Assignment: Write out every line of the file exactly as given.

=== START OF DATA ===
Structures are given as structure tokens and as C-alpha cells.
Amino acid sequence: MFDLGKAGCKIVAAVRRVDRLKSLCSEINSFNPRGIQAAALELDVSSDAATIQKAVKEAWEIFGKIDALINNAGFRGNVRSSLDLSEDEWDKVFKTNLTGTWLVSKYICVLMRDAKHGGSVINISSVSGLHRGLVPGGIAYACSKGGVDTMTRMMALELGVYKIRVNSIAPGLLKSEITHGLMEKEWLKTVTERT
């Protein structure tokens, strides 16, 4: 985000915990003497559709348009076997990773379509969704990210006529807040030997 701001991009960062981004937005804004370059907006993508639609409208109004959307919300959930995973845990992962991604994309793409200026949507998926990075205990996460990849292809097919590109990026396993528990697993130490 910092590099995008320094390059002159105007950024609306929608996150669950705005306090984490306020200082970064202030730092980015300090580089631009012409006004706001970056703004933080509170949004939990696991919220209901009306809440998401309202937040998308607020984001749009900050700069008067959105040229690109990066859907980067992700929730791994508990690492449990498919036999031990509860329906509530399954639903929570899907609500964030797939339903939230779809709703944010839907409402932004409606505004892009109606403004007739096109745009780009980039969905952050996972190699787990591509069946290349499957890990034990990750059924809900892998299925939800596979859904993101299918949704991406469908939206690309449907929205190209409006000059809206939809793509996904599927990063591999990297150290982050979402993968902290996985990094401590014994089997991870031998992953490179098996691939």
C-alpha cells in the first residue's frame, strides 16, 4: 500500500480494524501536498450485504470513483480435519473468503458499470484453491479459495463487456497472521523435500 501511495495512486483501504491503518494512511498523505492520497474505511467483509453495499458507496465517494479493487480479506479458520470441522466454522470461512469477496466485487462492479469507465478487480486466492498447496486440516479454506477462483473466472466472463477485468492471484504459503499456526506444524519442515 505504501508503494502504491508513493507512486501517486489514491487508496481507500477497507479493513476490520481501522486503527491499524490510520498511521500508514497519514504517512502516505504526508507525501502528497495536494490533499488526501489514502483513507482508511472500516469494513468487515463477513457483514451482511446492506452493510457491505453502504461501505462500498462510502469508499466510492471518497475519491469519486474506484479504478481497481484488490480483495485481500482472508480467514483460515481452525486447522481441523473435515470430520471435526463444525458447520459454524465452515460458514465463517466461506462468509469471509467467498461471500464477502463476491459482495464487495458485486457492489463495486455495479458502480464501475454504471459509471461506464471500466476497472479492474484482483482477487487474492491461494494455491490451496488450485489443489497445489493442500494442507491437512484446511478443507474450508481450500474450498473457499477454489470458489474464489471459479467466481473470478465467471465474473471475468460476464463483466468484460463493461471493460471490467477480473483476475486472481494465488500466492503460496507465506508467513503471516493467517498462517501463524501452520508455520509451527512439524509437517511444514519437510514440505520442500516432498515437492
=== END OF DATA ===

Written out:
Structures are given as structure tokens and as C-alpha cells.
Amino acid sequence: MFDLGKAGCKIVAAVRRVDRLKSLCSEINSFNPRGIQAAALELDVSSDAATIQKAVKEAWEIFGKIDALINNAGFRGNVRSSLDLSEDEWDKVFKTNLTGTWLVSKYICVLMRDAKHGGSVINISSVSGLHRGLVPGGIAYACSKGGVDTMTRMMALELGVYKIRVNSIAPGLLKSEITHGLMEKEWLKTVTERT
């Protein structure tokens, strides 16, 4: 985000915990003497559709348009076997990773379509969704990210006529807040030997 701001991009960062981004937005804004370059907006993508639609409208109004959307919300959930995973845990992962991604994309793409200026949507998926990075205990996460990849292809097919590109990026396993528990697993130490 910092590099995008320094390059002159105007950024609306929608996150669950705005306090984490306020200082970064202030730092980015300090580089631009012409006004706001970056703004933080509170949004939990696991919220209901009306809440998401309202937040998308607020984001749009900050700069008067959105040229690109990066859907980067992700929730791994508990690492449990498919036999031990509860329906509530399954639903929570899907609500964030797939339903939230779809709703944010839907409402932004409606505004892009109606403004007739096109745009780009980039969905952050996972190699787990591509069946290349499957890990034990990750059924809900892998299925939800596979859904993101299918949704991406469908939206690309449907929205190209409006000059809206939809793509996904599927990063591999990297150290982050979402993968902290996985990094401590014994089997991870031998992953490179098996691939």
C-alpha cells in the first residue's frame, strides 16, 4: 500500500480494524501536498450485504470513483480435519473468503458499470484453491479459495463487456497472521523435500 501511495495512486483501504491503518494512511498523505492520497474505511467483509453495499458507496465517494479493487480479506479458520470441522466454522470461512469477496466485487462492479469507465478487480486466492498447496486440516479454506477462483473466472466472463477485468492471484504459503499456526506444524519442515 505504501508503494502504491508513493507512486501517486489514491487508496481507500477497507479493513476490520481501522486503527491499524490510520498511521500508514497519514504517512502516505504526508507525501502528497495536494490533499488526501489514502483513507482508511472500516469494513468487515463477513457483514451482511446492506452493510457491505453502504461501505462500498462510502469508499466510492471518497475519491469519486474506484479504478481497481484488490480483495485481500482472508480467514483460515481452525486447522481441523473435515470430520471435526463444525458447520459454524465452515460458514465463517466461506462468509469471509467467498461471500464477502463476491459482495464487495458485486457492489463495486455495479458502480464501475454504471459509471461506464471500466476497472479492474484482483482477487487474492491461494494455491490451496488450485489443489497445489493442500494442507491437512484446511478443507474450508481450500474450498473457499477454489470458489474464489471459479467466481473470478465467471465474473471475468460476464463483466468484460463493461471493460471490467477480473483476475486472481494465488500466492503460496507465506508467513503471516493467517498462517501463524501452520508455520509451527512439524509437517511444514519437510514440505520442500516432498515437492